Anthony Trollope, Can You Forgive Her?: Vol. 2, Ch. 9

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Chapter XLIX: How Lady Glencora Went to Lady Monk's Party 

Lady Monk's house in Gloucester Square was admirably well adapted for the giving of parties. It was a large house, and seemed to the eyes of guests to be much larger than it was. The hall was spacious, and the stairs went up in the centre, facing you as you entered the inner hall. Round the top of the stairs there was a broad gallery, with an ornamented railing, and from this opened the doors into the three reception-rooms. There were two on the right, the larger of which looked out backwards, and these two were connected by an archway, as though made for folding-doors; but the doors, I believe, never were there. Fronting the top of the staircase there was a smaller room, looking out backwards, very prettily furnished, and much used by Lady Monk when alone. It was here that Burgo had held that conference with his aunt of which mention has been made. Below stairs there was the great dining-room, on which, on these occasions, a huge buffet was erected for refreshments,—what I may call a masculine buffet, as it was attended by butlers and men in livery,—and there was a smaller room looking out into the square, in which there was a feminine battery for the dispensing of tea and such like smaller good things, and from which female aid could be attained for the arrangement or mending of dresses in a further sanctum within it. For such purposes as that now on foot the house was most commodious. Lady Monk, on these occasions, was moved by a noble ambition to do something different from that done by her neighbours in similar circumstances, and therefore she never came forward to receive her guests. She ensconced herself, early in the evening, in that room at the head of the stairs, and there they who chose to see her made their way up to her, and spoke their little speeches. They who thought her to be a great woman,—and many people did think her to be great,—were wont to declare that she never forgot those who did come, or those who did not. And even they who desired to describe her as little,—for even Lady Monk had enemies,—would hint that though she never came out of the room, she would rise from her chair and make a step towards the door whenever any name very high in fashionable life greeted her ears. So that a mighty Cabinet Minister, or a duchess in great repute, or any special wonder of the season, could not fail of entering her precincts and being seen there for a few moments. It would, of course, happen that the doorway of her chamber would become blocked; but there were precautions taken to avoid this inconvenience as far as possible, and one man in livery was employed to go backwards and forwards between his mistress and the outer world, so as to keep the thread of a passage open.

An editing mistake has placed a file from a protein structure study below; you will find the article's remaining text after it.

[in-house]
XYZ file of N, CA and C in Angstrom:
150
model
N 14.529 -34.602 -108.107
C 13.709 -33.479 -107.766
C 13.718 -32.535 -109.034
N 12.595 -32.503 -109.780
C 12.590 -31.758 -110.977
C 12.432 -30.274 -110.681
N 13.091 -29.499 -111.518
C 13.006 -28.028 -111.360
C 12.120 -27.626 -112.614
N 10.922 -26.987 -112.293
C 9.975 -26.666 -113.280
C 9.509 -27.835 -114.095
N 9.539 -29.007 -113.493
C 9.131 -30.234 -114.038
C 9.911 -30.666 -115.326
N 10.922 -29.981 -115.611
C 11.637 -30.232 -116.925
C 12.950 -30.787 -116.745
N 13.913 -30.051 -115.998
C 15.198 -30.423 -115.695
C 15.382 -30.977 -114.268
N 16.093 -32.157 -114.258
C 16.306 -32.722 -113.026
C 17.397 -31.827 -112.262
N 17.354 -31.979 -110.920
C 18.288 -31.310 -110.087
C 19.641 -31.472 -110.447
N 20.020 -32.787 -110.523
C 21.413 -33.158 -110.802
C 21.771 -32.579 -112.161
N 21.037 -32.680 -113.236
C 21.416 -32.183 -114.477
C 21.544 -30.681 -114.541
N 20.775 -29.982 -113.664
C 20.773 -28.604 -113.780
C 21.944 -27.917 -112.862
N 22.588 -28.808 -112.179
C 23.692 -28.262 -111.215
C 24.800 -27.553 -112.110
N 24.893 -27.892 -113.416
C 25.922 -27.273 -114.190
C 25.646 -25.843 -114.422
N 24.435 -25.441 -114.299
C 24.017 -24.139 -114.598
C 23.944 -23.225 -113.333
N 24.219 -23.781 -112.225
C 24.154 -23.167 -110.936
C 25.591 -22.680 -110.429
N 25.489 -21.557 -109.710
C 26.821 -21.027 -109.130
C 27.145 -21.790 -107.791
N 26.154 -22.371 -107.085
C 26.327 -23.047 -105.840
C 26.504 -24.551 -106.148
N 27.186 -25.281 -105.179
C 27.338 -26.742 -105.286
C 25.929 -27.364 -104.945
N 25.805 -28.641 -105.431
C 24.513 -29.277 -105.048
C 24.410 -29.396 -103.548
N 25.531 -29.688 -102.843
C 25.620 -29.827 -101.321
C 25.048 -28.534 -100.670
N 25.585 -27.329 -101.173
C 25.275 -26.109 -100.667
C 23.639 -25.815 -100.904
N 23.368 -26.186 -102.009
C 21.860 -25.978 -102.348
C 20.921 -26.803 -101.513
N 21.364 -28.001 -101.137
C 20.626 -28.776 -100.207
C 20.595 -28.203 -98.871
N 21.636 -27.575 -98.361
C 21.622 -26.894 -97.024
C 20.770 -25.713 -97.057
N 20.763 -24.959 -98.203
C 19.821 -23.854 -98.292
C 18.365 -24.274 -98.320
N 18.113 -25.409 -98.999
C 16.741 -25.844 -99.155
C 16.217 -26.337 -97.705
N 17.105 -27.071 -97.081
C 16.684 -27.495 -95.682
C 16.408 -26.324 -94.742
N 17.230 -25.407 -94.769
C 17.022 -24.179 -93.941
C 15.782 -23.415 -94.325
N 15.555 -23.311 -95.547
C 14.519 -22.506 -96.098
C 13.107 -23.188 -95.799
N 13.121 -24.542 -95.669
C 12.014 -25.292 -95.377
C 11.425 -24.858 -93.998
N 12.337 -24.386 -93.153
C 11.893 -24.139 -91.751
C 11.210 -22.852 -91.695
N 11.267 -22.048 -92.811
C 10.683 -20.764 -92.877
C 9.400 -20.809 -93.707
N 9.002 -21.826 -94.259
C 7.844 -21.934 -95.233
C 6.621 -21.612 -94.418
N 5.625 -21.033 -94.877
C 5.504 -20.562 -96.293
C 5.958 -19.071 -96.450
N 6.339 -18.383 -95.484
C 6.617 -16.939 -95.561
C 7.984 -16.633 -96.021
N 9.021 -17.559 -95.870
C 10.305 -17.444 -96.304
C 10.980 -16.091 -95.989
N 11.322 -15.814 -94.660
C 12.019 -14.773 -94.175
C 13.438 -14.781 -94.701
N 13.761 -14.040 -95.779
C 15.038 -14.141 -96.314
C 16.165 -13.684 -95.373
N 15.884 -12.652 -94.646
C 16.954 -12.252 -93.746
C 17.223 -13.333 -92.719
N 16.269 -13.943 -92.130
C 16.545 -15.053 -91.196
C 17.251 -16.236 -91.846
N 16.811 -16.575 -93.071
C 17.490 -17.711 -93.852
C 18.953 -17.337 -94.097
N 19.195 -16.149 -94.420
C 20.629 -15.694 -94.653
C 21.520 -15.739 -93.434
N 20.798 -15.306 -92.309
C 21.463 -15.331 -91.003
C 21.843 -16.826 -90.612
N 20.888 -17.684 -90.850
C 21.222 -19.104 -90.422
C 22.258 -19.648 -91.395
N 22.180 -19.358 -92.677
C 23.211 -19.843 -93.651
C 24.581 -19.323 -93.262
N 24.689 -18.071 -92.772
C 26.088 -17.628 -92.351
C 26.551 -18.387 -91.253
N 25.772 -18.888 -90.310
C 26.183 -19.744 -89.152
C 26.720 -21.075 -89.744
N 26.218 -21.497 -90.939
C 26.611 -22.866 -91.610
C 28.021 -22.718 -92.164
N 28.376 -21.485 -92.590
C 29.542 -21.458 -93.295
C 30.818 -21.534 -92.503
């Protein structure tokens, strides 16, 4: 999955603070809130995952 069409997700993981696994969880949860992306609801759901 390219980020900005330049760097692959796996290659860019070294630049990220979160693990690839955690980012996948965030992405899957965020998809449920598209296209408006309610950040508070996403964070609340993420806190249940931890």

But though Lady Monk was in this way enabled to rest herself during her labours, there was much in her night's work which was not altogether exhilarating. Ladies would come into her small room and sit there by the hour, with whom she had not the slightest wish to hold conversation. The Duchess of St Bungay would always be there,—so that there was a special seat in one corner of the room which was called the Duchess' stool. "I shouldn't care a straw about her," Lady Monk had been heard to complain, "if she would talk to anybody. But nobody will talk to her, and then she listens to everything."

There had been another word or two between Burgo Fitzgerald and his aunt before the evening came, a word or two in the speaking of which she had found some difficulty. She was prepared with the money,—with that two hundred pounds for which he had asked,—obtained with what wiles, and lies, and baseness of subterfuge I need not stop here to describe. But she was by no means willing to give this over into her nephew's hands without security. She was willing to advance him this money; she had been willing even to go through unusual dirt to get it for him; but she was desirous that he should have it only for a certain purpose. How could she bind him down to spend it as she would have it spent? Could she undertake to hand it to him as soon as Lady Glencora should be in his power? Even though she could have brought herself to say as much,—and I think she might also have done so after what she had said,—she could not have carried out such a plan. In that case the want would be instant, and the action must be rapid. She therefore had no alternative but to entrust him with the bank-notes at once. "Burgo," she said, "if I find that you deceive me now, I will never trust you again." "All right," said Burgo, as he barely counted the money before he thrust it into his breast-pocket. "It is lent to you for a certain purpose, should you happen to want it," she said, solemnly. "I do happen to want it very much," he answered. She did not dare to say more; but as her nephew turned away from her with a step that was quite light in its gaiety, she almost felt that she was already cozened. Let Burgo's troubles be as heavy as they might be, there was something to him ecstatic in the touch of ready money which always cured them for the moment.